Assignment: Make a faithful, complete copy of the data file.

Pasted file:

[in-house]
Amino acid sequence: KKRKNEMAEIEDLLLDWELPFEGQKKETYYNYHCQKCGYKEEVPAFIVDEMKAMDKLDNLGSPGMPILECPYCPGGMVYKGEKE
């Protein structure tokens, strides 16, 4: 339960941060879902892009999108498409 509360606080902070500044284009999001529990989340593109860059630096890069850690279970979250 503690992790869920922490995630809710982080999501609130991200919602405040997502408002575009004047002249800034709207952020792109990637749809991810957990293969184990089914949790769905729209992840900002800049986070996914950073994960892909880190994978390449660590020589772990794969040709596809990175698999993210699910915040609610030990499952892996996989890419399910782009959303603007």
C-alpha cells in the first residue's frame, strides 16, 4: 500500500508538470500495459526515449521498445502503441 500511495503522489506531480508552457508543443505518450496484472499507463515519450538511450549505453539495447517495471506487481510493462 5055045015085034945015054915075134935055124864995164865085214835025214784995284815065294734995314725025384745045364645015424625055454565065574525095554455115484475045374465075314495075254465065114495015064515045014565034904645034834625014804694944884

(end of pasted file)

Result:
[in-house]
Amino acid sequence: KKRKNEMAEIEDLLLDWELPFEGQKKETYYNYHCQKCGYKEEVPAFIVDEMKAMDKLDNLGSPGMPILECPYCPGGMVYKGEKE
């Protein structure tokens, strides 16, 4: 339960941060879902892009999108498409 509360606080902070500044284009999001529990989340593109860059630096890069850690279970979250 503690992790869920922490995630809710982080999501609130991200919602405040997502408002575009004047002249800034709207952020792109990637749809991810957990293969184990089914949790769905729209992840900002800049986070996914950073994960892909880190994978390449660590020589772990794969040709596809990175698999993210699910915040609610030990499952892996996989890419399910782009959303603007």
C-alpha cells in the first residue's frame, strides 16, 4: 500500500508538470500495459526515449521498445502503441 500511495503522489506531480508552457508543443505518450496484472499507463515519450538511450549505453539495447517495471506487481510493462 5055045015085034945015054915075134935055124864995164865085214835025214784995284815065294734995314725025384745045364645015424625055454565065574525095554455115484475045374465075314495075254465065114495015064515045014565034904645034834625014804694944884